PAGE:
0.030-over 350, mild (214/224 @ .050) 112 LC cam,
vortec heads, air-gap, 600cfm carter, Holley Avenger EFI, 2-1/2" rams horns,
Bowtie Overdrives 700R4 w 2200rpm stall, 3.42 posi rear on top of 31.5" BFGs


 
bobb 
Super Senior Member
Posts: 5328
bobb
Loc: paradise
Reg: 09-05-03
12-05-10 04:06 PM - Post#2013988    
    In response to octanejunkie

i would go with gaskets. im running corteco ss shim gaskets now and have no problems.

70 L camino, grampa engine, g-force 5 spd, road rage suspension. Pray first before all else fails.


 
Rick_L 
Honored Member
Posts: 27446
Rick_L
Loc: Katy, Tx, USA
Reg: 07-06-00
12-05-10 04:09 PM - Post#2013992    
    In response to octanejunkie

In the 60s all Chevys came with .015", .018", or .022" stamped steel head gaskets. They never let me down once, and I don't think they will on a street 350.

We ran them on iron headed race engines all the time. The only time I ever saw anything distressing was on a 650 hp destroked 350. Some evidence that the heads were lifting enough to see a compression leak past the bead. But never an outright failure or a water leak.

To use these gaskets you must use some kind of sealer to prevent water leaks - we always used K&W Copper Coat or Permatex Hi-Tack.

Yes the composition gaskets are a little better and they don't need sealer. That doesn't mean they are "must use".

Thing is, these thin head gaskets can solve your quench situations much cheaper than replacing an otherwise good set of pistons.

Just my opinion.



 
IgnitionMan 
Valued Contributor
Posts: 3412

Reg: 04-15-05
12-05-10 04:14 PM - Post#2013994    
    In response to Rick_L

It's a gamble on the gaskets, but it is the easiest way to correct the quench.

See what I mean by pin heights, all over the place, due to bozo's that refuse to design the pistons right. Sometimes, design engineers cause more problems than they are worth.



Edited by IgnitionMan on 12-05-10 04:15 PM. Reason for edit: No reason given.

 
octanejunkie 
Contributor
Posts: 595
octanejunkie
Loc: Los Angeles area
Reg: 11-12-09
12-05-10 09:26 PM - Post#2014116    
    In response to IgnitionMan

I'd like to set the quench and choose the best cam for my driving style, what I have now is OK, I just don't think it is as good as it can be.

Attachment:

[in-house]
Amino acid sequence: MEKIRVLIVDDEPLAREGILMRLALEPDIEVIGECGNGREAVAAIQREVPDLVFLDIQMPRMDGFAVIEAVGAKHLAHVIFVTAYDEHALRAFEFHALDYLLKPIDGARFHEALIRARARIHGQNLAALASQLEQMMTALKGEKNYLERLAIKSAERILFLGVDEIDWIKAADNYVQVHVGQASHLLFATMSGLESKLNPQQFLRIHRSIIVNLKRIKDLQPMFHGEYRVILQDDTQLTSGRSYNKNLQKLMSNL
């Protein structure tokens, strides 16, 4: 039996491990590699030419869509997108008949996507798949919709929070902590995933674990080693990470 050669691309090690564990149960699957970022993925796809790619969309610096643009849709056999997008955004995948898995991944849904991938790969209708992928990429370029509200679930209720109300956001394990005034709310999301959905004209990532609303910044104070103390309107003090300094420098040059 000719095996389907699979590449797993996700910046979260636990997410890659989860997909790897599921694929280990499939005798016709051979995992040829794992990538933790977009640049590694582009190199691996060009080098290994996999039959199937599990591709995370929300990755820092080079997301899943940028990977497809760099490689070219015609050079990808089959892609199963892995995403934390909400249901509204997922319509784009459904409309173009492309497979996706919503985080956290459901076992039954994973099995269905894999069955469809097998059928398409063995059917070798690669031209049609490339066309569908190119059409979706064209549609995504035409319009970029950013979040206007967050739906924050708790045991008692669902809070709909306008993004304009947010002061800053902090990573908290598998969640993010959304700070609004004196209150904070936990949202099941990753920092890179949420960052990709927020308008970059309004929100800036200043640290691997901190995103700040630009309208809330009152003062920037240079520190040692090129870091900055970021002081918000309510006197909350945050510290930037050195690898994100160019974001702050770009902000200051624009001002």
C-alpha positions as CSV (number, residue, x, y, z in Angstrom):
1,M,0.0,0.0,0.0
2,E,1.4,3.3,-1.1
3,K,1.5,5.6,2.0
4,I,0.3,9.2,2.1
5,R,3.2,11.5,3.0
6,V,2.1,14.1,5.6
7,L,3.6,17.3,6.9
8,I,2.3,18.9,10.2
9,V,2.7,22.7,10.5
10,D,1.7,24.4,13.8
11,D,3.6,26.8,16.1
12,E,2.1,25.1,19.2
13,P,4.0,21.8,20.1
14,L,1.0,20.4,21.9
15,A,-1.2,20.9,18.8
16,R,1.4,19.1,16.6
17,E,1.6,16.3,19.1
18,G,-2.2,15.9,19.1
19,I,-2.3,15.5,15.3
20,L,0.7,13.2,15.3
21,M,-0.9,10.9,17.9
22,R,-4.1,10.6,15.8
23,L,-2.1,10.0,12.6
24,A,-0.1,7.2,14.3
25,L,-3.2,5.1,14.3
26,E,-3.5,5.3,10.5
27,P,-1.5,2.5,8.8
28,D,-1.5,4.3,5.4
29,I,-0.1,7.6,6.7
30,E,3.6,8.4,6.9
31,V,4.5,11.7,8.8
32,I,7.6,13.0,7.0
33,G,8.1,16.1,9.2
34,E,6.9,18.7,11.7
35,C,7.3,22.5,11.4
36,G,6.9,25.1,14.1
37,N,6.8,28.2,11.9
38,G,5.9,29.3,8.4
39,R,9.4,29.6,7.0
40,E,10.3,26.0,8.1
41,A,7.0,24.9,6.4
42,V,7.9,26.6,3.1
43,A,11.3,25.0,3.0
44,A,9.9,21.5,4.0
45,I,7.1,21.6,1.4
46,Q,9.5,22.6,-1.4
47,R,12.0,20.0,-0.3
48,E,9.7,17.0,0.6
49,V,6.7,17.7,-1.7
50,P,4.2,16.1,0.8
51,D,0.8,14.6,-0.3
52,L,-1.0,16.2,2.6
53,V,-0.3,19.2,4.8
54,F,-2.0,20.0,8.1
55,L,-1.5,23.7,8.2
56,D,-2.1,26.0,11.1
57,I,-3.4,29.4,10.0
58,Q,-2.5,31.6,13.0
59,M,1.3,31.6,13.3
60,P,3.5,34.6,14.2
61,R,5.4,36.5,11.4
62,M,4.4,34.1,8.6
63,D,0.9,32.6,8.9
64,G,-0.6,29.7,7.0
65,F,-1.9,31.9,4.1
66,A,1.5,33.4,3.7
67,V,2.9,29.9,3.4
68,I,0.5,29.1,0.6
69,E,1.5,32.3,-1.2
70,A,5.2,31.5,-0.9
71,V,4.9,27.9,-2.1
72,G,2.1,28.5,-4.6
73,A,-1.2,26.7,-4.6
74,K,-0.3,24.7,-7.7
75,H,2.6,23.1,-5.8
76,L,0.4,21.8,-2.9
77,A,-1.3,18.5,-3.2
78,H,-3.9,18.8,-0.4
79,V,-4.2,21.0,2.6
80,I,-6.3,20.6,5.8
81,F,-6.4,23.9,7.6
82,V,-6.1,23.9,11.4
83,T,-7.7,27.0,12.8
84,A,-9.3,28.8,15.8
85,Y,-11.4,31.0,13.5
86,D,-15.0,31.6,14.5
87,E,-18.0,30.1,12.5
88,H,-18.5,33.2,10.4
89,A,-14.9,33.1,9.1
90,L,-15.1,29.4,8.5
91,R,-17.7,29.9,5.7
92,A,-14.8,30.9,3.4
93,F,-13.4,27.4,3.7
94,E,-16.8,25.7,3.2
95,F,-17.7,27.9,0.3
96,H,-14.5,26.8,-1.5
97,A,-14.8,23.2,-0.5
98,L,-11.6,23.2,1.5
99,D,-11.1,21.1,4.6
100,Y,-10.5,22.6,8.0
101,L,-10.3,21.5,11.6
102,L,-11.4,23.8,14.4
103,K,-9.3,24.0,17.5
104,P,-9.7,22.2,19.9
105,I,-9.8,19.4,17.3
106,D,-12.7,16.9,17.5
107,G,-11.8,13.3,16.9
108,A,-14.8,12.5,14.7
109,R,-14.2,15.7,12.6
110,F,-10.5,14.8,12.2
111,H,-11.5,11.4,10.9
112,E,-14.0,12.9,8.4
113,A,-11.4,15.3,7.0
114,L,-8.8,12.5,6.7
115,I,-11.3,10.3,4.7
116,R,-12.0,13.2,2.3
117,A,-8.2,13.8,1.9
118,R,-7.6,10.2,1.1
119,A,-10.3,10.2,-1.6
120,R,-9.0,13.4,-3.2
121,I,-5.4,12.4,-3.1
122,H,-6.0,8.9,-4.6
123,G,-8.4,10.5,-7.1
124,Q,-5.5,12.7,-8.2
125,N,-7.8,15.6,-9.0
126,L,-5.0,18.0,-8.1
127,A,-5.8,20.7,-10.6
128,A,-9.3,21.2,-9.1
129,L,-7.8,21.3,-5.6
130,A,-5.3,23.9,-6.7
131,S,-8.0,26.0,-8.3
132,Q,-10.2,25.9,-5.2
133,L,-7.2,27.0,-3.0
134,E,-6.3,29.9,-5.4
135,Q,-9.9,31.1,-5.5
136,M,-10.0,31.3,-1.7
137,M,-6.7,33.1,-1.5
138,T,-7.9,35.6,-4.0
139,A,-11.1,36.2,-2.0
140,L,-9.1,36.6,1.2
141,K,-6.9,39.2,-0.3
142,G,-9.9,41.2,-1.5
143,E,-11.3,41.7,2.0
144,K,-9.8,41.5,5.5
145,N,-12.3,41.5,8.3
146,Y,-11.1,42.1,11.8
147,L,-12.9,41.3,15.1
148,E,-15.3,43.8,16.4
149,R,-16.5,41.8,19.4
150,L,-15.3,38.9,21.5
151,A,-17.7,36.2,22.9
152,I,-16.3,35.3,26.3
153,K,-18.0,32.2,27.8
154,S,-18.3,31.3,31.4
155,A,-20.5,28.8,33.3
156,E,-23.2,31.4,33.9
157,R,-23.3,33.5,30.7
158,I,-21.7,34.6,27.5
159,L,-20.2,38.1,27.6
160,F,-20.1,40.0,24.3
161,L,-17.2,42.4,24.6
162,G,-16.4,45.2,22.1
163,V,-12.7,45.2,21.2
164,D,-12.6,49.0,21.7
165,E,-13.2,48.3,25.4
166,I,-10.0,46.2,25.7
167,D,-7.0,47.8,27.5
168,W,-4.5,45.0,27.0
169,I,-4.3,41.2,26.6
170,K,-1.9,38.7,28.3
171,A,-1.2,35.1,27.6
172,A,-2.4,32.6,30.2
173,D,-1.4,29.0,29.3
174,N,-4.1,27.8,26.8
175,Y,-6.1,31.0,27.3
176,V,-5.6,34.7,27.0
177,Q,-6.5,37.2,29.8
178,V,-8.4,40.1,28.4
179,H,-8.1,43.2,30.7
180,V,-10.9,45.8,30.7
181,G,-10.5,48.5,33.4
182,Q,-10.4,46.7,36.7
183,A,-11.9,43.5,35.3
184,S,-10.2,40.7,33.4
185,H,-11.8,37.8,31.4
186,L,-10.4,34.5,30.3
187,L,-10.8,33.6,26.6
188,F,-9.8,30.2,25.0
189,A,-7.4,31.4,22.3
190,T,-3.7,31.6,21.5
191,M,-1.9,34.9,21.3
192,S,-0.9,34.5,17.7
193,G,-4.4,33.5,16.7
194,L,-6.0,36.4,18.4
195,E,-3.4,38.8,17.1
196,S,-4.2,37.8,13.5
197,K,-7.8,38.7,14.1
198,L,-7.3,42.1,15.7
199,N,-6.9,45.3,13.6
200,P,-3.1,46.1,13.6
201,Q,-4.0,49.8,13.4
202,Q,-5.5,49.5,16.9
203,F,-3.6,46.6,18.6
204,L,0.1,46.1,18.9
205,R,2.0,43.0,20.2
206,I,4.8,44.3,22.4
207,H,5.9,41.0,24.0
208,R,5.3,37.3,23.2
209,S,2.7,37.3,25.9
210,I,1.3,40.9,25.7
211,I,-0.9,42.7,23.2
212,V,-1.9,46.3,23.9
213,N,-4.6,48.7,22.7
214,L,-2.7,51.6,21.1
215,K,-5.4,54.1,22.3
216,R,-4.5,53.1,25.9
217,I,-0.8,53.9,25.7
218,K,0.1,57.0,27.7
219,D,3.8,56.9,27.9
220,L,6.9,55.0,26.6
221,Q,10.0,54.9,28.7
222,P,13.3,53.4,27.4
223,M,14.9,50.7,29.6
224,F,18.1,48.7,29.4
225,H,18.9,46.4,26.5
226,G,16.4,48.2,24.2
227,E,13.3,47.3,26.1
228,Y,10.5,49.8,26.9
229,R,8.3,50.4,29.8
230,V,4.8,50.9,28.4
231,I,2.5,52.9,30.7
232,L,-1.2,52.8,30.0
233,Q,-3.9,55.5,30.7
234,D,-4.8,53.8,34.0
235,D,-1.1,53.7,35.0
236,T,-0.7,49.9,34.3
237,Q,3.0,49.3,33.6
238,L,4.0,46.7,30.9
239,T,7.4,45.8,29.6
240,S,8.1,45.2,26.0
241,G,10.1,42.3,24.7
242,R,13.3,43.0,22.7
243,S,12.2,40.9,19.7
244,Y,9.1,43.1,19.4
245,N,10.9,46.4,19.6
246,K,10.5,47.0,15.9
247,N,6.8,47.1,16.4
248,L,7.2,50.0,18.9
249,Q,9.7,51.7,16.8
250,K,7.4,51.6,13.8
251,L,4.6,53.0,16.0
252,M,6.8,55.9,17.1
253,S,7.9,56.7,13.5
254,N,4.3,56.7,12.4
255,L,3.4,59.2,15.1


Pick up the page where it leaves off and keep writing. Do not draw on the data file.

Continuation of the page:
My biggest issue right now is poor fuel economy/mpg, at best, I get just under 14 mpg with mostly highway driving, just under 12 mpg in the city.

'59 Chevy 3100 Stepside
0.030-over 350, mild (214/224 @ .050) 112 LC cam,
vortec heads, air-gap, 600cfm carter, Holley Avenger EFI, 2-1/2" rams horns,
Bowtie Overdrives 700R4 w 2200rpm stall, 3.42 posi rear on top of 31.5" BFGs


 
IgnitionMan 
Valued Contributor
Posts: 3412

Reg: 04-15-05
12-06-10 11:52 AM - Post#2014296    
    In response to octanejunkie

Getting the quench right is good for about a half point of C/R with iron heads, as much as 1 full point on aluminum head engines. Case in point, the 10.25:1 C/R of the ZZ3/ZZ4 engines. If their quench distance were as much as yours, these engines wouldn't run well at all, and would detonate worse than they do now before changing the distributor settings around to work correctly.



 
MikeB 
Ultra Senior Member
Posts: 10058
MikeB
Loc: Plano, TX
Reg: 08-28-03
12-06-10 02:11 PM - Post#2014349    
    In response to IgnitionMan

I’d be leery of using steel shims unless block deck and head surfaces are very flat. If you must go that route, I’d use the .022” gasket to be on the safe side.

GM makes a .028” composite gasket that will drop your quench to ~.055", but that's still .010"-.015" from ideal, especially for the resultant 9.7 SCR.



1982 C10 SWB pickup: Unmolested base truck, original paint. Originally had 250 six and 3-on-the-tree
Now has 355 with Vortec heads, RamJet roller cam, LS6 beehive springs, TH350
Retired, but working part-time on 50s-70s cars & trucks.


Edited by MikeB on 12-06-10 02:25 PM. Reason for edit: No reason given.

 
octanejunkie 
Contributor
Posts: 595